In the standard memory layout, ROM and system areas are below 2000H, there is 48KB of RAM above 4000H, at 2000H there is 2KB of RAM often used by system utilities, and 2800H - 3FFFH is unused and propably a part of the memory upgrade. Display memory is accessed through IN/OUT.
Knowing that the computer could have extra memory, only emulated instructions that access 'memory' below 2000H are trapped for special handling, giving 56KB of RAM emulation.

Full 64KB of RAM + ROM must mean that some form of page swapping is done in order to fit all in a 16 bit address space..
A copy of CP/M or another demanding program would have been necessary to figure it out and test it.


I don't know how practical it is for you to copy the disks now. I can tell that the floppy disks I have is single sided (237KB ), the file system on them is mainly a standard Intel format from then, but the first sector is overwritten with TOS message texts, probably to save RAM and also to make the disks proprietary and unreadable by other computer systems.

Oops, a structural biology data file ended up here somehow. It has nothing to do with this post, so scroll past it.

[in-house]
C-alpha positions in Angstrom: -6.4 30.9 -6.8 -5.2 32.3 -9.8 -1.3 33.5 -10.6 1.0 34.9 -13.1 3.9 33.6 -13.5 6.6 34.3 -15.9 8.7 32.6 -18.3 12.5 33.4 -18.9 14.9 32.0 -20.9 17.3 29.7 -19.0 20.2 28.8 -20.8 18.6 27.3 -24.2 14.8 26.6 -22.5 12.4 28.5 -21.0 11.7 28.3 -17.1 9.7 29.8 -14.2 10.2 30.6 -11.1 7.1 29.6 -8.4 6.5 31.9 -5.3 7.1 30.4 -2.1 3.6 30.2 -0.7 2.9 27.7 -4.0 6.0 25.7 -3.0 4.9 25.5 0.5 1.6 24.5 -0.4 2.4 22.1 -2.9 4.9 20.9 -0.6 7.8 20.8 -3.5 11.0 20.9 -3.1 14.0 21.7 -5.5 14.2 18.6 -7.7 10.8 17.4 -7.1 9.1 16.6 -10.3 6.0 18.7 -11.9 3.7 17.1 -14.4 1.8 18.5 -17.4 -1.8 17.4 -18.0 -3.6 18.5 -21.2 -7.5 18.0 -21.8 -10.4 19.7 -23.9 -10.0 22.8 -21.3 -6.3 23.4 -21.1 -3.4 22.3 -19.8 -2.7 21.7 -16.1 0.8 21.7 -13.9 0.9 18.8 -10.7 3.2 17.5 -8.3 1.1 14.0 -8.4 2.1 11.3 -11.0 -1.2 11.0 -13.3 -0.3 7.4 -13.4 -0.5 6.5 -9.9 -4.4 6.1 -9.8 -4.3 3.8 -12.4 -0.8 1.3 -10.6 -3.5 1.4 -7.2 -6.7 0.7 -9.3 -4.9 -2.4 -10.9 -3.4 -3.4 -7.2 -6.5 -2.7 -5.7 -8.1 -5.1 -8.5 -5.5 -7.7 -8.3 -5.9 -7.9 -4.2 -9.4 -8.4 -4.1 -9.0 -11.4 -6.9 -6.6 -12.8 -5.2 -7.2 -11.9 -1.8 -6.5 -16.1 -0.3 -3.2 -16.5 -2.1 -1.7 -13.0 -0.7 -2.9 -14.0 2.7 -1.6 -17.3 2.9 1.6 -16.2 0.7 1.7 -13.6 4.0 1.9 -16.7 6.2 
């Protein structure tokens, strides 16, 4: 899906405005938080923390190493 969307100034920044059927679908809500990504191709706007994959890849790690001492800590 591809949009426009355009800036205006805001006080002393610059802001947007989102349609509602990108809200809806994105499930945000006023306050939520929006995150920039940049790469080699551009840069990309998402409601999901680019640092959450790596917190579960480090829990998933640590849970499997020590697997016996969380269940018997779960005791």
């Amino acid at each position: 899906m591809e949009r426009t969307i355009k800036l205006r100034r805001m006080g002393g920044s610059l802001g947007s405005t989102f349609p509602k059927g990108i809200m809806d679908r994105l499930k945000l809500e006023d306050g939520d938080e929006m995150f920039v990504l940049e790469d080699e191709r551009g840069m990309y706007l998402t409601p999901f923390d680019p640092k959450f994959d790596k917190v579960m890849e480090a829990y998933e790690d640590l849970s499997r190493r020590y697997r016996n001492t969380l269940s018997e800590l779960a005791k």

There's no boot sector, the computer looks for a file named SYSTEM and autoloads it. So when you break out to the Monitor you can write LSYSTEM to start up again.

This is as I remember it, I'll have to find the documentation, it's at least ten years since I last looked at it. There seems to be little online information about this computer, so maybe this is interesting.

The cards contained in this unit are:

Floppy Disk [Controller] K-9????-?/L-?2785-0 (Made from discrete TTL components)
Cluster Interface K/L-92619-2 (Based around seven GI AY-5-1013 and three Intel P8212 I/O chips)
RAM K/L-92615-1 (4 banks of eight Intel B2107B-6 4Kx1 RAM chips = 16KB total, each bank has an Intel D3210)
PROM-CR-PTR K/L-92780-2 (16 empty 24-pin sockets for ROM, 3 Intel P8212 I/O chips and DIP switches)
RAM K-31022-1/L-31021-1 (4 banks of 4116 16Kx1 RAM chips, where 3 are populated = 48KB total. It uses the MC3242AP, and the board looks considerably newer than the other boards. It also has a bank of DIP switches)
Display 1 K-92647-?/L-92947-4 (Lots of discrete TTL, a GI AY-5-1013 and lots of DIP switches)